Of course the flip side is that manufacturers might just feel that consumers might think this way and so deliberately hold back their products just to avoid being 1st to market. *shrug*

Many have advocated leaving Asus for DFI etc for good motherboards, but while I agree DFI boards rock in many ways, none can match Asus' 3-year warranty (at least in this part of the world) and also look 'professional' rather than garishly 'vibrant' - imho, of course.

Also, it looks like the audio subsystem is contained on its own daughterboard, a la DFI. Not sure if it's merely copying the concept or a sign of an increasing awareness among motherboard manufacturers of the need to improve onboard sound quality. Or perhaps they just ran out of motherboard real estate after cramming all the other features in :P

RE: First to market woes
By Cincybeck on 5/13/2006 3:21:48 AM , Rating: 1
Professional? I don't think most people who show off their boards with case windows don't have professional in mind, although I do like the black PCB, which DFI uses too.. kind of wish i could get all the plastics in black or a dark blue tho...

Oh and the daughter-board--
That's the SLi board so the audio is built into the nvidia chipset. I bet people are going nuts "OMG soundstorm 2!" Yea screw ss2 I still want an x-fi... Anyways the daughter-board is the built in Wi-Fi card you can tell because the "Omni directional" antenna is plugged into it.. =D

RE: First to market woes
By Stele on 5/13/2006 5:20:54 AM , Rating: 3
I don't think most people who show off their boards with case windows don't have professional in mind

Which is exactly the point - there are many users who don't intend to have case windows nor show off their boards and prefer a more 'sedate' - if that's the better word - design. DFI's boards, while very attractive to their target market, come across as - well, punkish? for want of a better word - which is a shame considering that people who want serious, rock-solid quality and stability would very much like to consider their products. It's all personal taste of course... it can after all be argued that those who don't intend to show off their boards wouldn't have side panels and hence wouldn't see the board much, whatever it looked like.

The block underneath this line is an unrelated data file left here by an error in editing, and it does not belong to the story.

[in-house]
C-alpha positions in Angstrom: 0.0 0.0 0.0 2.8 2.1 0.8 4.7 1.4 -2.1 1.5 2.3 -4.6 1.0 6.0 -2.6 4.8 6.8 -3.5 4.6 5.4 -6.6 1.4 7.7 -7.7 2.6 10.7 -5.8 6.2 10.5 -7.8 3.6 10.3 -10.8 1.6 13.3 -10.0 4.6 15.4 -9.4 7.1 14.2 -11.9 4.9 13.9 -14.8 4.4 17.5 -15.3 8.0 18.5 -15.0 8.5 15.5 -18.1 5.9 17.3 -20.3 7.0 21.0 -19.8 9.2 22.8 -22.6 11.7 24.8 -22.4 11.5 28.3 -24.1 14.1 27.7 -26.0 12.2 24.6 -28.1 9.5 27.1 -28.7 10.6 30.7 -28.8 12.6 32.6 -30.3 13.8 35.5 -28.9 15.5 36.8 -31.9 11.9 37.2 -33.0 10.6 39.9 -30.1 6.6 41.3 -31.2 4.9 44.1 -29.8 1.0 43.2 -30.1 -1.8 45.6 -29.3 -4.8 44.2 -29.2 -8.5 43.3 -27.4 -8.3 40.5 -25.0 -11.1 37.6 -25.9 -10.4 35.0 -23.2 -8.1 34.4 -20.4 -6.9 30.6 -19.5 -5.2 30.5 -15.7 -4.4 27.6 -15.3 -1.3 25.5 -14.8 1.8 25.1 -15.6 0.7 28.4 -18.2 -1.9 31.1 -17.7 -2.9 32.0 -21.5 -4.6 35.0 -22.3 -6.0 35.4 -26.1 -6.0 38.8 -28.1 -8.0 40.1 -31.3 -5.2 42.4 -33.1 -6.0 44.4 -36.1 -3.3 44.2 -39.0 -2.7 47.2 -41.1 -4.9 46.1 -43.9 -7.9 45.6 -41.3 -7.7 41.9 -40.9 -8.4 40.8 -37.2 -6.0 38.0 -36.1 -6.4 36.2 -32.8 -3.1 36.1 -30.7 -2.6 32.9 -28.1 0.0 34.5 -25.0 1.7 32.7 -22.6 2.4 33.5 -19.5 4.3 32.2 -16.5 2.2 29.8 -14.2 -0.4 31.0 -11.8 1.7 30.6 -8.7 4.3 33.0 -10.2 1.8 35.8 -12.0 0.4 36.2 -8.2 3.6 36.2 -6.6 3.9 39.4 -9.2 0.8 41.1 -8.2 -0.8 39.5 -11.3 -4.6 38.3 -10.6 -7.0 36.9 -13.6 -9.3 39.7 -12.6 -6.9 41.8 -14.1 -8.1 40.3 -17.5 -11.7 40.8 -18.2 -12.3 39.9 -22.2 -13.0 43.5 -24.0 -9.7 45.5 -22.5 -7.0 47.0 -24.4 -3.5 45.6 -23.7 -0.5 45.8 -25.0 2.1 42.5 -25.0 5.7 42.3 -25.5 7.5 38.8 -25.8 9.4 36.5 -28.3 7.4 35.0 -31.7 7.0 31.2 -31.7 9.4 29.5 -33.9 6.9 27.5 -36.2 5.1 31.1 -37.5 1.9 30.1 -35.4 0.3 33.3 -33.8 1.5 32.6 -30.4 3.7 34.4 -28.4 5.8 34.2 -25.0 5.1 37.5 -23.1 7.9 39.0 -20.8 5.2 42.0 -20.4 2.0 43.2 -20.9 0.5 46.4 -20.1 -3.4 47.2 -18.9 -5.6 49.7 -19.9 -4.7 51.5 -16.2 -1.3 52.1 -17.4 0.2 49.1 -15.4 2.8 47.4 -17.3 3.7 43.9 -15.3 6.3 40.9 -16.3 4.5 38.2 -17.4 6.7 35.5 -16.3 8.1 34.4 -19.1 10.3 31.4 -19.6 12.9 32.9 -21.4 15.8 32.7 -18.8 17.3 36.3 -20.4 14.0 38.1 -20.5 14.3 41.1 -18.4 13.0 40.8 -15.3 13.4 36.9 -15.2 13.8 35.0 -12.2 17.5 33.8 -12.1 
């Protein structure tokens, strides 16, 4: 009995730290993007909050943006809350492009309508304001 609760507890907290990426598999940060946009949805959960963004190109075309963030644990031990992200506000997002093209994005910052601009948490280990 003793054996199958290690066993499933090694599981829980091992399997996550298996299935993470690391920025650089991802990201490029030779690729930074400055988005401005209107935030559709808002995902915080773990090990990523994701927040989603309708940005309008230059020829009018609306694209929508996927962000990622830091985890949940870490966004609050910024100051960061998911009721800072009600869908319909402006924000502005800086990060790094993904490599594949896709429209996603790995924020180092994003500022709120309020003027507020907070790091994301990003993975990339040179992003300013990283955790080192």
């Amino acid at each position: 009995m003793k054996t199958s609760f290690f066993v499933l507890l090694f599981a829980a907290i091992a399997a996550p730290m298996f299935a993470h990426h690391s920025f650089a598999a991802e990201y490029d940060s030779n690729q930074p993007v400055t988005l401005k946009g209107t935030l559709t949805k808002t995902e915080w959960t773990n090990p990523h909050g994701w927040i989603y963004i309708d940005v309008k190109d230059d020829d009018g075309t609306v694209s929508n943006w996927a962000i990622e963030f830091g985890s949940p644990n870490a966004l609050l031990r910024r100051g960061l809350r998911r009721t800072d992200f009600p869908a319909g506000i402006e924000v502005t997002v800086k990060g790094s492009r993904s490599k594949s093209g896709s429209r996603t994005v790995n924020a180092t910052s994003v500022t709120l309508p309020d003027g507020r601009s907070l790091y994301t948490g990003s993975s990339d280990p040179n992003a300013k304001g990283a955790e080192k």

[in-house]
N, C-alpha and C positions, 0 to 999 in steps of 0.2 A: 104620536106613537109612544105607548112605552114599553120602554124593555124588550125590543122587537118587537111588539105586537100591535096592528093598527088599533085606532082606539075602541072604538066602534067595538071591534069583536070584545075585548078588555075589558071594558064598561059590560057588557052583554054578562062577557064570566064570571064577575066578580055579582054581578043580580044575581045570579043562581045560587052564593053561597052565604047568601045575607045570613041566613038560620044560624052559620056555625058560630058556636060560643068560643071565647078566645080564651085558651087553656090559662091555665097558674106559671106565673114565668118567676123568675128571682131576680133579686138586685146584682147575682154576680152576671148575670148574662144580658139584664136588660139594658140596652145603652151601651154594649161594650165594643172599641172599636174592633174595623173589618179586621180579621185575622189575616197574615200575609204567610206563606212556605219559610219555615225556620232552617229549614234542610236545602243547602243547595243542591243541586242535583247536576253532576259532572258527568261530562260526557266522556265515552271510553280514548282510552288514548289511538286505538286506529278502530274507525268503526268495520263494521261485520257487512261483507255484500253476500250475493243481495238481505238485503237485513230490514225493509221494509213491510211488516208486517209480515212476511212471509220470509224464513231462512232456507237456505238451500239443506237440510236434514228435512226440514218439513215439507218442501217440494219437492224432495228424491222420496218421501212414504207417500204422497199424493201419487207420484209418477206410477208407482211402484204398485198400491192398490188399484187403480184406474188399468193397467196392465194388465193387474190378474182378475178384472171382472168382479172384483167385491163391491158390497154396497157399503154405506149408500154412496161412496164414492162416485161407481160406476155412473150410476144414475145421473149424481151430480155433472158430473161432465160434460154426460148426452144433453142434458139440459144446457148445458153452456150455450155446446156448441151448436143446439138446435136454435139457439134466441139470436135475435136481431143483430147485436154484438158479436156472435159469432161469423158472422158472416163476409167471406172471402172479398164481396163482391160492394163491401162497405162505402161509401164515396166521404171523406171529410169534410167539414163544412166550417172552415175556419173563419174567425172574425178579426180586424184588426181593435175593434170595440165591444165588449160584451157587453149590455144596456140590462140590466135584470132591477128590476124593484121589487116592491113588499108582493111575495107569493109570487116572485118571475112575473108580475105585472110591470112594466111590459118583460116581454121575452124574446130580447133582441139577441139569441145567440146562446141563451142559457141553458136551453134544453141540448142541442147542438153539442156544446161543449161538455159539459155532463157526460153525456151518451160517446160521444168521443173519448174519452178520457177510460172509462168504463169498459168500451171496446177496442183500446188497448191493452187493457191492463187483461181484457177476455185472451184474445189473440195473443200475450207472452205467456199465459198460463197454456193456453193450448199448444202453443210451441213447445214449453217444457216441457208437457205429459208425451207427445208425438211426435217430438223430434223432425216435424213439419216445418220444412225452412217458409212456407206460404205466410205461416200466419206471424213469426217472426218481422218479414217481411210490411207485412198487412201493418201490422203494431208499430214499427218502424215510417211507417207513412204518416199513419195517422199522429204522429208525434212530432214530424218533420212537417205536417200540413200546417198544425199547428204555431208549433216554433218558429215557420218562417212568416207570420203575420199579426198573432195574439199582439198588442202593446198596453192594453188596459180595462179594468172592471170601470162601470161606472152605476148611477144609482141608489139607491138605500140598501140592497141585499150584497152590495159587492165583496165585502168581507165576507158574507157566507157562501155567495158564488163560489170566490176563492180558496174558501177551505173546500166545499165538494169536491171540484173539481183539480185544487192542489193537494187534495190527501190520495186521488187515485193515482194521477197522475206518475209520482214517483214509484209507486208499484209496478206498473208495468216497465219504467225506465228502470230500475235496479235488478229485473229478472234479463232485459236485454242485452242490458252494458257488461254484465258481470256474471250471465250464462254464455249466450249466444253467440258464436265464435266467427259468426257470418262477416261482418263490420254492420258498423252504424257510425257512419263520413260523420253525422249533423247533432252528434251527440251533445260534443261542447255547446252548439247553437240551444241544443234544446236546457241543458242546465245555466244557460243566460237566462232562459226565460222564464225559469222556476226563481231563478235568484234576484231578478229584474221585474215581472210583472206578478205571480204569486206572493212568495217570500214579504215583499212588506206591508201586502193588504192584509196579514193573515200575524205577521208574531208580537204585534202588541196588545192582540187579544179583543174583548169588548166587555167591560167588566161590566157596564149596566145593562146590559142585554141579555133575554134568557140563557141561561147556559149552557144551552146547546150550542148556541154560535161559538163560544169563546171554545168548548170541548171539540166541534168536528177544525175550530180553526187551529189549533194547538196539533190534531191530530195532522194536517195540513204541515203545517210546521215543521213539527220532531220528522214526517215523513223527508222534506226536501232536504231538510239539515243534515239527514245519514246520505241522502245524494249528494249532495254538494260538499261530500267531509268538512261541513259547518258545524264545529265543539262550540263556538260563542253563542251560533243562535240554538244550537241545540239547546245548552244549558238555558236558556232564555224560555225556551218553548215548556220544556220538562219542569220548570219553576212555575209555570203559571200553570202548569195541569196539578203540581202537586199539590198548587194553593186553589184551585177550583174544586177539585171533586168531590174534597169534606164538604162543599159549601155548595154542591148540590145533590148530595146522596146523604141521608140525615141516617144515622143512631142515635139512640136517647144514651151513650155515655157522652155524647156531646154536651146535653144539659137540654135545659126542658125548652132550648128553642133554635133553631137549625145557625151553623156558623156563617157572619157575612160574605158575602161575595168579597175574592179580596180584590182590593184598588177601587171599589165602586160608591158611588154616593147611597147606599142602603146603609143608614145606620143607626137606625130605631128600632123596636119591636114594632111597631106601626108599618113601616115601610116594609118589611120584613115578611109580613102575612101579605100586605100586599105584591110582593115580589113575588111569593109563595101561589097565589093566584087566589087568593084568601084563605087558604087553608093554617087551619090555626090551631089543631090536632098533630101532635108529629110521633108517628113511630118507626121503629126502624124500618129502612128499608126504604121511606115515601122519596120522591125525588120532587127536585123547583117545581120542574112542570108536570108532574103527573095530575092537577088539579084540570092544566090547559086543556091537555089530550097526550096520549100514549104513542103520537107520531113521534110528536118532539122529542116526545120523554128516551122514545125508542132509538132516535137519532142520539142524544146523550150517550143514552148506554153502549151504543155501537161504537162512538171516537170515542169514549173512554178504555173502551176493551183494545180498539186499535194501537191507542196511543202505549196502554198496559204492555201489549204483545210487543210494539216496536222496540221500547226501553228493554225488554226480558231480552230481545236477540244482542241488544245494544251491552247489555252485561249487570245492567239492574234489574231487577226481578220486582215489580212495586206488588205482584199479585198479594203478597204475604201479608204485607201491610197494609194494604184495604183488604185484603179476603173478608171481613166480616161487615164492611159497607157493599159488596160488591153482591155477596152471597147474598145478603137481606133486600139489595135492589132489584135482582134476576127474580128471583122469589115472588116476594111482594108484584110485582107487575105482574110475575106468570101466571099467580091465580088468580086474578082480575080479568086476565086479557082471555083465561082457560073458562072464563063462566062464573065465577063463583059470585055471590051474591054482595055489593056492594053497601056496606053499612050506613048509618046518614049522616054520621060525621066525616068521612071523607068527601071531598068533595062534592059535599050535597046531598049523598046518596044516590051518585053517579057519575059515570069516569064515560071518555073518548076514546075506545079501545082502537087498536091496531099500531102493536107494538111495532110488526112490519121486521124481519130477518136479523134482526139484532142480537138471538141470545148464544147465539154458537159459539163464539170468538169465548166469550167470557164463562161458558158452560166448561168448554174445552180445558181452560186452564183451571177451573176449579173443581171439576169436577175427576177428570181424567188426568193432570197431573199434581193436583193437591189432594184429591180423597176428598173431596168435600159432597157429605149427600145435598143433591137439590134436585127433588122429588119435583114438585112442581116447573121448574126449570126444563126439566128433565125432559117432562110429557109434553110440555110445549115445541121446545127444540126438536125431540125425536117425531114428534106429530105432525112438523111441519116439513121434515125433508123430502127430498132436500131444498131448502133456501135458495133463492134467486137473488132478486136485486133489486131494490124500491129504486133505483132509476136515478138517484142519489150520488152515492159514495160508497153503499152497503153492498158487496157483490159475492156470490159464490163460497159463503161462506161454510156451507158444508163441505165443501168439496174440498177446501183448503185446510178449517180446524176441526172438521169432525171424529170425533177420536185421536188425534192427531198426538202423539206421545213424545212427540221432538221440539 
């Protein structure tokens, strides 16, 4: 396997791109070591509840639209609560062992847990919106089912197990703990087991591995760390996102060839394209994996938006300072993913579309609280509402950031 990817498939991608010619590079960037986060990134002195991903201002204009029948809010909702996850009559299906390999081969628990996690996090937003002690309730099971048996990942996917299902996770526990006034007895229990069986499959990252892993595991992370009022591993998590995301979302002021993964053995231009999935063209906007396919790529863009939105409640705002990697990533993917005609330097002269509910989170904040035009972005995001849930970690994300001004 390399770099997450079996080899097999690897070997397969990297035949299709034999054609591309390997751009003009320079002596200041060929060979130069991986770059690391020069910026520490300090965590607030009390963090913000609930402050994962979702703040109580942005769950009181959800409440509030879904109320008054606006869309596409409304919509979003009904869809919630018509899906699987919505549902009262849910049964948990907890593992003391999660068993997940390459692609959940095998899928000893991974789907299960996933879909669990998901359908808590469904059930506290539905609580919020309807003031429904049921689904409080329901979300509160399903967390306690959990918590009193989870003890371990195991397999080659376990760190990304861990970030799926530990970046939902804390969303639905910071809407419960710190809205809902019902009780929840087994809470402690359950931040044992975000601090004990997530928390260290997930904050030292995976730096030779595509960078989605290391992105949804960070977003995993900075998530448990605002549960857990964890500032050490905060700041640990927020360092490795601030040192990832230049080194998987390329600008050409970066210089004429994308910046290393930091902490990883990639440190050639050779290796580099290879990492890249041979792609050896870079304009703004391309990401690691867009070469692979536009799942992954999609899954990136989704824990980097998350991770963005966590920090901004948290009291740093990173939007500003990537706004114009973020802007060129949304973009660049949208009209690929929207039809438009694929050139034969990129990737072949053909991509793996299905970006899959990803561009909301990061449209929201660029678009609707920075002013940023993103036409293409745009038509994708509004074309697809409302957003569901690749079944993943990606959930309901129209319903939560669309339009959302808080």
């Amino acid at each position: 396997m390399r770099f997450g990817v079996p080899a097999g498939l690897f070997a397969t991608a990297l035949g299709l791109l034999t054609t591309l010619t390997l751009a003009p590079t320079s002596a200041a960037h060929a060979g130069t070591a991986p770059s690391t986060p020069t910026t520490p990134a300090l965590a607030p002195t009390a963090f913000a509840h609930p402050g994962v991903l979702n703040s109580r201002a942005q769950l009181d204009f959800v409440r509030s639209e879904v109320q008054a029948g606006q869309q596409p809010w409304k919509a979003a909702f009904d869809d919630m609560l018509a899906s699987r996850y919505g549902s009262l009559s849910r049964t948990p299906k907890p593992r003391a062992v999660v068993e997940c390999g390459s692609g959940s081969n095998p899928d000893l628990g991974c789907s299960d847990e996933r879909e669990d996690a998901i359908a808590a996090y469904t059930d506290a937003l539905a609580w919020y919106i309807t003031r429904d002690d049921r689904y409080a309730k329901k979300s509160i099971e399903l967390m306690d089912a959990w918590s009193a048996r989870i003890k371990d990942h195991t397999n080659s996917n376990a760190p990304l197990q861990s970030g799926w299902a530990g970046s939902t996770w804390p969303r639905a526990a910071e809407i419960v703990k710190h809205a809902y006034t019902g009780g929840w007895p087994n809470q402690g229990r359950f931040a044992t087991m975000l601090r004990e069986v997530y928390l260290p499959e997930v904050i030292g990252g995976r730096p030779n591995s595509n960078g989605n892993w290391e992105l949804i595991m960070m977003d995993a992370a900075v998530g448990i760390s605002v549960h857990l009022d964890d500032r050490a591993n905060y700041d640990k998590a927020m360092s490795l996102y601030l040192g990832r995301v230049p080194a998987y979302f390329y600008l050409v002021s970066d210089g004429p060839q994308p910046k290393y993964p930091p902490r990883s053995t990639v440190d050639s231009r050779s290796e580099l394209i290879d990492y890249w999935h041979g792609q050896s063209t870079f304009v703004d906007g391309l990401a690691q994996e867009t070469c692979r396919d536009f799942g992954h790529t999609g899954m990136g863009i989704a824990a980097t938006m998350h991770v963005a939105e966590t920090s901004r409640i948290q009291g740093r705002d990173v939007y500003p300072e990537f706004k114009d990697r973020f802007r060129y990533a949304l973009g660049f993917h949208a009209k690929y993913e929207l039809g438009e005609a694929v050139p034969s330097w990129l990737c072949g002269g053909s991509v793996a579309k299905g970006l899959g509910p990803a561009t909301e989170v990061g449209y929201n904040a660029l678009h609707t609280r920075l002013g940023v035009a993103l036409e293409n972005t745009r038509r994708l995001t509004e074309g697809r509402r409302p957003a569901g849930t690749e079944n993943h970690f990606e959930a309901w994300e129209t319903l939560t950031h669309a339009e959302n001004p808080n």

About the daugther-board and audio ... the main audio processing may be done in the chipset, but the codec circuitry would still be outside (for instance, remember the Realtek ALC650 on the SoundStorm nForce2 boards?). It is thus still vulnerable to crosstalk and EMI since the circuitry is in such close proximity to the rest of the densely-packed motherboard's circuit traces. This has traditionally been a common problem with onboard audio solutions. So regardless of whether it's SS2, x-fi or just generic HD Audio, it would be better off sitting on a physically separate board as DFI has been doing lately. Being on the motherboard, however, isn't fatal to the sound quality - it just needs more careful grounding to keep stray signals out.

In this board's case, the codec circuitry is still very much on the board itself: the ADI codec is the tiny square at the edge of the motherboard nearest to the viewer, between the small green front panel audio header and the double bank of brown-and-white KZE capacitors.

But you're absolutely right about the daughter-board being the Wi-Fi card... I took a second look at the photo, noticed the cable and followed it to the antenna - d'oh!!! Somehow I focused on the gold connector and the nearby audio jacks, so my first thought was "digital audio coax" and got all excited about daughter-board audio that I completely missed the antenna. That was one blooper :P Thanks for setting me straight! =D

RE: First to market woes
By bob661 on 5/14/2006 2:34:09 PM , Rating: 2
ASUS' supposedly high-end products have been making shaky first impressions lately
How so? You're not one of those people that thinks if the board can't run 1GHz over stock stably then it's POS, are you? The boards are extremely stable at the manufacturers intended operating range. Shit, I'm still running on the original shipping bios (1002) on my A8N-SLI Deluxe and it's ROCK solid. Couldn't ask for a better board and I was highly skeptical about the stability of Nvidia chipsets when I got this thing.

RE: First to market woes